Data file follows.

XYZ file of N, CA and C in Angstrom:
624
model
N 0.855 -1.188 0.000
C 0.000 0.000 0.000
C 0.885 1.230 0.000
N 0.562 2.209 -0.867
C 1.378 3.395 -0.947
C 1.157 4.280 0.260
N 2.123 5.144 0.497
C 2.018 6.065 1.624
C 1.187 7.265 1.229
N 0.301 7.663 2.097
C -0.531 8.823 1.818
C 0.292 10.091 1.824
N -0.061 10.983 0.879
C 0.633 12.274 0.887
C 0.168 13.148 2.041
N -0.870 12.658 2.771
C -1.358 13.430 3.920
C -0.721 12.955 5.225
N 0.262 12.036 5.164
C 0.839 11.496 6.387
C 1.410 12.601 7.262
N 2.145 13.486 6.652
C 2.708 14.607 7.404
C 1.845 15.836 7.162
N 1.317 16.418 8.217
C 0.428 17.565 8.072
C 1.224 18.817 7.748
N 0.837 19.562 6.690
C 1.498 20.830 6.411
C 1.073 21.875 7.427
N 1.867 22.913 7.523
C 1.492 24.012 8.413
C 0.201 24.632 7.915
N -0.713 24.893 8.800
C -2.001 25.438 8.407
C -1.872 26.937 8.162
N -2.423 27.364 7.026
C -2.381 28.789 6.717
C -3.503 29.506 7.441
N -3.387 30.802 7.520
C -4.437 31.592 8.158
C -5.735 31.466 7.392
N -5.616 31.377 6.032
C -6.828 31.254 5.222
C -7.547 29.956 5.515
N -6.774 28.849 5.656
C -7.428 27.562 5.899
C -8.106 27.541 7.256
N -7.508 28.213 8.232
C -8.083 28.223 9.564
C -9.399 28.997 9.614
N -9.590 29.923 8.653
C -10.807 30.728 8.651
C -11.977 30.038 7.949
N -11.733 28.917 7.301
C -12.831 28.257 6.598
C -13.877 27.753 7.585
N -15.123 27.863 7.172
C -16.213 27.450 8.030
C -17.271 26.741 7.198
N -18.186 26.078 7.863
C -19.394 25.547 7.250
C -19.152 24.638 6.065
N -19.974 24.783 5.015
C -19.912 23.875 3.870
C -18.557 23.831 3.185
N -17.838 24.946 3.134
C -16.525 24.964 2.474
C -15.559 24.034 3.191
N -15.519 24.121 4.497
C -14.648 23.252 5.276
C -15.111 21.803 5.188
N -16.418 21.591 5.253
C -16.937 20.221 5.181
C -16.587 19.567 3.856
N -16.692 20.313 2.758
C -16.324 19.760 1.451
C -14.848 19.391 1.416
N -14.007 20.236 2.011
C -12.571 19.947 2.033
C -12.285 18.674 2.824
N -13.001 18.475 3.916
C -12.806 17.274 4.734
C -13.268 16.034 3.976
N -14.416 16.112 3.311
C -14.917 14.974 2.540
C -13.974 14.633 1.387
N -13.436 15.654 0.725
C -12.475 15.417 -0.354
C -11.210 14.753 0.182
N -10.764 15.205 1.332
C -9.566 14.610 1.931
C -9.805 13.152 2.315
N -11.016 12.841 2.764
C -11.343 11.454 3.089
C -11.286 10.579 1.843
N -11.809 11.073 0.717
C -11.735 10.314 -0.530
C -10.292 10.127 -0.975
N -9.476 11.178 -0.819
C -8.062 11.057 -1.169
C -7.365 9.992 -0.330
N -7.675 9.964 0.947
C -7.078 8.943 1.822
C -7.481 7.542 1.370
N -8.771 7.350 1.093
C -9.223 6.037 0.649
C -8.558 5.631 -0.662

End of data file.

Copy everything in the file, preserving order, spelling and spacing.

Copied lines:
XYZ file of N, CA and C in Angstrom:
624
model
N 0.855 -1.188 0.000
C 0.000 0.000 0.000
C 0.885 1.230 0.000
N 0.562 2.209 -0.867
C 1.378 3.395 -0.947
C 1.157 4.280 0.260
N 2.123 5.144 0.497
C 2.018 6.065 1.624
C 1.187 7.265 1.229
N 0.301 7.663 2.097
C -0.531 8.823 1.818
C 0.292 10.091 1.824
N -0.061 10.983 0.879
C 0.633 12.274 0.887
C 0.168 13.148 2.041
N -0.870 12.658 2.771
C -1.358 13.430 3.920
C -0.721 12.955 5.225
N 0.262 12.036 5.164
C 0.839 11.496 6.387
C 1.410 12.601 7.262
N 2.145 13.486 6.652
C 2.708 14.607 7.404
C 1.845 15.836 7.162
N 1.317 16.418 8.217
C 0.428 17.565 8.072
C 1.224 18.817 7.748
N 0.837 19.562 6.690
C 1.498 20.830 6.411
C 1.073 21.875 7.427
N 1.867 22.913 7.523
C 1.492 24.012 8.413
C 0.201 24.632 7.915
N -0.713 24.893 8.800
C -2.001 25.438 8.407
C -1.872 26.937 8.162
N -2.423 27.364 7.026
C -2.381 28.789 6.717
C -3.503 29.506 7.441
N -3.387 30.802 7.520
C -4.437 31.592 8.158
C -5.735 31.466 7.392
N -5.616 31.377 6.032
C -6.828 31.254 5.222
C -7.547 29.956 5.515
N -6.774 28.849 5.656
C -7.428 27.562 5.899
C -8.106 27.541 7.256
N -7.508 28.213 8.232
C -8.083 28.223 9.564
C -9.399 28.997 9.614
N -9.590 29.923 8.653
C -10.807 30.728 8.651
C -11.977 30.038 7.949
N -11.733 28.917 7.301
C -12.831 28.257 6.598
C -13.877 27.753 7.585
N -15.123 27.863 7.172
C -16.213 27.450 8.030
C -17.271 26.741 7.198
N -18.186 26.078 7.863
C -19.394 25.547 7.250
C -19.152 24.638 6.065
N -19.974 24.783 5.015
C -19.912 23.875 3.870
C -18.557 23.831 3.185
N -17.838 24.946 3.134
C -16.525 24.964 2.474
C -15.559 24.034 3.191
N -15.519 24.121 4.497
C -14.648 23.252 5.276
C -15.111 21.803 5.188
N -16.418 21.591 5.253
C -16.937 20.221 5.181
C -16.587 19.567 3.856
N -16.692 20.313 2.758
C -16.324 19.760 1.451
C -14.848 19.391 1.416
N -14.007 20.236 2.011
C -12.571 19.947 2.033
C -12.285 18.674 2.824
N -13.001 18.475 3.916
C -12.806 17.274 4.734
C -13.268 16.034 3.976
N -14.416 16.112 3.311
C -14.917 14.974 2.540
C -13.974 14.633 1.387
N -13.436 15.654 0.725
C -12.475 15.417 -0.354
C -11.210 14.753 0.182
N -10.764 15.205 1.332
C -9.566 14.610 1.931
C -9.805 13.152 2.315
N -11.016 12.841 2.764
C -11.343 11.454 3.089
C -11.286 10.579 1.843
N -11.809 11.073 0.717
C -11.735 10.314 -0.530
C -10.292 10.127 -0.975
N -9.476 11.178 -0.819
C -8.062 11.057 -1.169
C -7.365 9.992 -0.330
N -7.675 9.964 0.947
C -7.078 8.943 1.822
C -7.481 7.542 1.370
N -8.771 7.350 1.093
C -9.223 6.037 0.649
C -8.558 5.631 -0.662